RIFFS AND VARIATIONS
(Alternate Takes, Live Versions, and Early Mixes)
Pete Seeger - “Oh Mary Don’t You Weep (Live At 1964 Newport Folk Festival)”
Mentioning the late, great Pete Seeger in a post from last week inspired me to revisit some of my favorite tracks of his. So, I thought I’d share with you my all-time, #1, absolute, total, supreme, A-1, premier, top, super-duper, mega, ∞ favorite recording of his. It’s a live recording of him playing a gospel song called “Oh Mary Don’t You Weep" at the 1964 Newport Folk Festival.1
On one hand, I love it as a document of Seeger as a live performer. He has such an effortless ease and earnest charisma on stage. You don’t even have to have been there (or at any concert of his): you can hear it right on the record. He uses gentle prodding and a gentle kind of kidding to draw in the audience and put them at ease about joining in the singing. I don’t know if I’ve ever heard a crowd so enthusiastic and committed to singing along at any show I’ve ever attended.2 And, wow, that high note he sings over the crowd singing the chorus on their own. Goodness. That’s just fantastic.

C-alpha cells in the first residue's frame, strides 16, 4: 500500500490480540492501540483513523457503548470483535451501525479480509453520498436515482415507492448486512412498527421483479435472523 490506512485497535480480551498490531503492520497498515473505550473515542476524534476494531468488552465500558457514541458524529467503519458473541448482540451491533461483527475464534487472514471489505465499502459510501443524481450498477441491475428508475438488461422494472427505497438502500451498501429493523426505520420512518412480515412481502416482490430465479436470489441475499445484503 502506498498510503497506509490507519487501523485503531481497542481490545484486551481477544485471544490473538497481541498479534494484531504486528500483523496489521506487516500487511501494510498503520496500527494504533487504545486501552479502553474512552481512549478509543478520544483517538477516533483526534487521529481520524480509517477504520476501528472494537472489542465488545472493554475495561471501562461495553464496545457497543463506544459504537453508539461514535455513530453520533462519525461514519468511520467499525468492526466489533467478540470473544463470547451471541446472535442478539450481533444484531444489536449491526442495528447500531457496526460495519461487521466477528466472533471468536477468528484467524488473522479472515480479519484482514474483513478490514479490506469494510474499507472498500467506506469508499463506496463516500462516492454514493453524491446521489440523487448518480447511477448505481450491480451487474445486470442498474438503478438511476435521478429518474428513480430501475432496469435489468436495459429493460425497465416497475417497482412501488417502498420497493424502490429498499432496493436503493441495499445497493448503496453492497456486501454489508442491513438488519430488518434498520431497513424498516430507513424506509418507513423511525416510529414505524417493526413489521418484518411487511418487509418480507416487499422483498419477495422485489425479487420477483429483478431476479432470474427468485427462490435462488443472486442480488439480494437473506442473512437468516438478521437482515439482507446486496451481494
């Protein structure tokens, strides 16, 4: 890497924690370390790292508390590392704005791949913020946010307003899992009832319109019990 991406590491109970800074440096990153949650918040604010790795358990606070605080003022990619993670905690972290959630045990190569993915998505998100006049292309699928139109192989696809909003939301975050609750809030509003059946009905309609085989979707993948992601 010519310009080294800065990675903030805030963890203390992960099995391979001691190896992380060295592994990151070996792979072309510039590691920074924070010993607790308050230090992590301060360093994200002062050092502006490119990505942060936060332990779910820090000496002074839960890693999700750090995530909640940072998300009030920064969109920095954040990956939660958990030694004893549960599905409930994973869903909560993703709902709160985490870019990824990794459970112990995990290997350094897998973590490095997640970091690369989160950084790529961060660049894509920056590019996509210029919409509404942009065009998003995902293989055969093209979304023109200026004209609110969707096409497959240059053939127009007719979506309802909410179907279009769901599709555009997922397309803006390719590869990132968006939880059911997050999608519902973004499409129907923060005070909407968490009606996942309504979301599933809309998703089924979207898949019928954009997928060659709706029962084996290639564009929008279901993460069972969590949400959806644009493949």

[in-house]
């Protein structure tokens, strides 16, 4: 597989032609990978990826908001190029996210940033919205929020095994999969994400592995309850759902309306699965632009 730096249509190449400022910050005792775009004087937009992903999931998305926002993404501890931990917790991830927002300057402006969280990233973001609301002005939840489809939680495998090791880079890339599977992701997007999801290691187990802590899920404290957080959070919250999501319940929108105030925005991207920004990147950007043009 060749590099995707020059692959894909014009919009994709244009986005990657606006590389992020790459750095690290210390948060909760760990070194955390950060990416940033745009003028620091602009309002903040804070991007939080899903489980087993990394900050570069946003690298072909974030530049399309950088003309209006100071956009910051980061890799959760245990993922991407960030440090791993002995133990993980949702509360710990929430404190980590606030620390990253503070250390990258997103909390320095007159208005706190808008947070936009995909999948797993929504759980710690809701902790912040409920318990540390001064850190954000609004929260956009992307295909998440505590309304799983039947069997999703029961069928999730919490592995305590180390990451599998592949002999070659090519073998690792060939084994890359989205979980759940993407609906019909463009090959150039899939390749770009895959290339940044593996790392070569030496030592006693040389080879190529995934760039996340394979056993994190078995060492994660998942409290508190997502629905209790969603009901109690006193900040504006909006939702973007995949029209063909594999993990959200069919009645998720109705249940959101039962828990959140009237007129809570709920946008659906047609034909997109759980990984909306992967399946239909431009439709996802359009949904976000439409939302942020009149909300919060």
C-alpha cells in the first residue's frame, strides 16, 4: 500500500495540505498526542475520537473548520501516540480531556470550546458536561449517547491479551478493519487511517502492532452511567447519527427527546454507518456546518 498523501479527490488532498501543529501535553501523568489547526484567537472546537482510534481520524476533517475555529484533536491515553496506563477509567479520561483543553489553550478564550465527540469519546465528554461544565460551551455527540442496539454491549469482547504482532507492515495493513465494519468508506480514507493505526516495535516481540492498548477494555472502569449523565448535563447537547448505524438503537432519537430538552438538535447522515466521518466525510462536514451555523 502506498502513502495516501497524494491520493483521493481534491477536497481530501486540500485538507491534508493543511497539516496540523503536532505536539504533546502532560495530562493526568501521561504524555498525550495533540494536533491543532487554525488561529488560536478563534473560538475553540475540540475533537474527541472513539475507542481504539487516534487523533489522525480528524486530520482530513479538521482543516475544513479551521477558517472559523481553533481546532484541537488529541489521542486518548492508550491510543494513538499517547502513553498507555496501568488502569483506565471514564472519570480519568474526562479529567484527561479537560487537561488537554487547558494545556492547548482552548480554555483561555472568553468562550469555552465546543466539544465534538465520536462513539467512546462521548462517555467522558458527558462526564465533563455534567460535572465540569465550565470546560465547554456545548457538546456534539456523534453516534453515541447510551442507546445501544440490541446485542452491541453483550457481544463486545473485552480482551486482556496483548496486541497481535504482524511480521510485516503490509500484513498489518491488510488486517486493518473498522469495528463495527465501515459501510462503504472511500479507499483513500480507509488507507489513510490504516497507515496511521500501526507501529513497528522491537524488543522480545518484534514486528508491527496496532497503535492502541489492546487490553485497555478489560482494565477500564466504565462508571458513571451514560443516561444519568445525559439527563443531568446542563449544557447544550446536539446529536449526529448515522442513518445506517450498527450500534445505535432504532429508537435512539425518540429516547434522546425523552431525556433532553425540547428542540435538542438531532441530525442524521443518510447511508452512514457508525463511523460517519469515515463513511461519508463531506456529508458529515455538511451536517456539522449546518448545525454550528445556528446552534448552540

I also love this recording because it perfectly captures how transcendent simple, direct music can be. Though we music fans often tend to celebrate experimental abnormality, or dazzlingly intricate technical proficiency, there’s an undeniable power in simplicity. No matter if it’s a huge four-to-the-floor drop at a disco, or a clap-a-long church hymn, or Marcus Mumford’s unyielding kickdrum, stark, straightforward rhythms and choruses can be utterly entrancing. Just listen to people clapping and singing along with Pete on this track. Is there any question that they’re having a transcendent musical experience?
I suppose what I’m saying is that we should all remember to enjoy the simple pleasures of life now and again. And that we should all remember to enjoy Pete Seeger now and again, too.
1. It was the year before Dylan went electric.
2. The closest moments of audience participation I’ve personally witnessed were Jeff Mangum playing “Holland, 1945”, Blitzen Trapper playing “Furr”, and the Pride of the Southland Marching Band playing “Rocky Top” after the Vols scored a touchdown.